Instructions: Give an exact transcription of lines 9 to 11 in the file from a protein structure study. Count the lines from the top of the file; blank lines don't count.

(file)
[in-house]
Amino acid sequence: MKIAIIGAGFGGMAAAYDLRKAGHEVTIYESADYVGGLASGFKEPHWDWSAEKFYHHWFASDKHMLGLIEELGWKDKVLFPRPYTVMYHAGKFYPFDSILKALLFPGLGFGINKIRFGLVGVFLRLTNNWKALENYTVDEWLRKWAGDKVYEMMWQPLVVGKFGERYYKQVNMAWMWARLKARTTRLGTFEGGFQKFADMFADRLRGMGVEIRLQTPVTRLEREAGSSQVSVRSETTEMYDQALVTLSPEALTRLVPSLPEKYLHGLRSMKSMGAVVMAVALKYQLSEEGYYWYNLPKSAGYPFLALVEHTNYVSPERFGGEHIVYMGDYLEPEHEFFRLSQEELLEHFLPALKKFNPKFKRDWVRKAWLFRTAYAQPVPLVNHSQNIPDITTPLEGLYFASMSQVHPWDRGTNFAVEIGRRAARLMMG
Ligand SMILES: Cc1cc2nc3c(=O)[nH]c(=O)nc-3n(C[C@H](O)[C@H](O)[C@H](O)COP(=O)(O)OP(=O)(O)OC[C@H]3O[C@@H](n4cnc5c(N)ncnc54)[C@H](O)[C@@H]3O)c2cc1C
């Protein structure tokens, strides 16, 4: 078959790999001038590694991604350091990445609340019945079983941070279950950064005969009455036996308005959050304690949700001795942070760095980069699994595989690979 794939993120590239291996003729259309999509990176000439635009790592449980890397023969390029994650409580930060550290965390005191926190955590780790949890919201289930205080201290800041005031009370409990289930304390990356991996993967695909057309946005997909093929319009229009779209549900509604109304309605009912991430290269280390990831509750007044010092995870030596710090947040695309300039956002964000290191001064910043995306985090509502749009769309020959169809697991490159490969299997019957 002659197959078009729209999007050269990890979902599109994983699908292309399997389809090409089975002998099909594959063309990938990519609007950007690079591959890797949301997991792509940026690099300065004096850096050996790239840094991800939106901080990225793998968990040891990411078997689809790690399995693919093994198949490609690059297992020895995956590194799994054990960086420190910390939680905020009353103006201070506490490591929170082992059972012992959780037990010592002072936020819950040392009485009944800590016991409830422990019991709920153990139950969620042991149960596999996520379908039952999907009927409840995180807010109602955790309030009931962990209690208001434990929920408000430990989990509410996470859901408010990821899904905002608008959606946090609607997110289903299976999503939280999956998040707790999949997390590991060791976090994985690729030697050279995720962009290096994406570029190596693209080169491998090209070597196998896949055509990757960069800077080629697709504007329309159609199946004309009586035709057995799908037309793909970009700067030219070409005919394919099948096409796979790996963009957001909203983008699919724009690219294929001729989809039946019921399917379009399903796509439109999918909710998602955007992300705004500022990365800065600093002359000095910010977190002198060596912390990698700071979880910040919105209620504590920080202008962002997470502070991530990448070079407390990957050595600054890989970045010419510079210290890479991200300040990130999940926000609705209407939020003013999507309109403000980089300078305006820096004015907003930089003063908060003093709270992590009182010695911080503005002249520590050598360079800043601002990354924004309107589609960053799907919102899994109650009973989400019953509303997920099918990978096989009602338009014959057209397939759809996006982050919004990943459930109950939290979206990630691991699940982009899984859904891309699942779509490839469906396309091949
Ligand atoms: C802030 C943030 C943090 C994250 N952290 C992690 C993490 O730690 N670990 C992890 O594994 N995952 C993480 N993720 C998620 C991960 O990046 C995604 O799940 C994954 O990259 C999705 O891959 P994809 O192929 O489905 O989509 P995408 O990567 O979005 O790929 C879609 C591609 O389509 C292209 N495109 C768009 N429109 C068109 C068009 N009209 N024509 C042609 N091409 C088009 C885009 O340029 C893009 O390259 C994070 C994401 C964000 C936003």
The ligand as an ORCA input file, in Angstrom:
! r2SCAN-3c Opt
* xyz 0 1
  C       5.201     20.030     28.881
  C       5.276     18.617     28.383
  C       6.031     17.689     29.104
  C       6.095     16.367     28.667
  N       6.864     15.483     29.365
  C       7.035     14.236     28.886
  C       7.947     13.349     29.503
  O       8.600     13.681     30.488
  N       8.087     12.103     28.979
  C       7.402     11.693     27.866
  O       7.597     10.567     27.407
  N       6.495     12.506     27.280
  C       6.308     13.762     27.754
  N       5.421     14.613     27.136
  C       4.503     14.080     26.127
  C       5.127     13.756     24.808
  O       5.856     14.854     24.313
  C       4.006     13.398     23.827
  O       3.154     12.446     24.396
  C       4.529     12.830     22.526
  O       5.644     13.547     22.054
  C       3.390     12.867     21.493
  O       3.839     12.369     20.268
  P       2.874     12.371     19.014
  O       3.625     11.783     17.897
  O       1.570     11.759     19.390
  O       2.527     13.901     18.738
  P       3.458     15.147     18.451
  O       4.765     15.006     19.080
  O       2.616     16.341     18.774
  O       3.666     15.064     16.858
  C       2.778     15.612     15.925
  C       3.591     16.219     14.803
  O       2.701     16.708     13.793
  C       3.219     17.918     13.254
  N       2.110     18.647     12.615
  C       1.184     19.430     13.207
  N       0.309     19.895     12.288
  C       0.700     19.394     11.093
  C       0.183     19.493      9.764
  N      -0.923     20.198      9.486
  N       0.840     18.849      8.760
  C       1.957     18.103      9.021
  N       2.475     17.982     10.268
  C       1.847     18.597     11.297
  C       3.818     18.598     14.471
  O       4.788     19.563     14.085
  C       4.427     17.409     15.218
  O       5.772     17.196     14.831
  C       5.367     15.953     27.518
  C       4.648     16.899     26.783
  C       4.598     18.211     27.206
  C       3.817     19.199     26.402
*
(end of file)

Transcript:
  C       5.201     20.030     28.881
  C       5.276     18.617     28.383
  C       6.031     17.689     29.104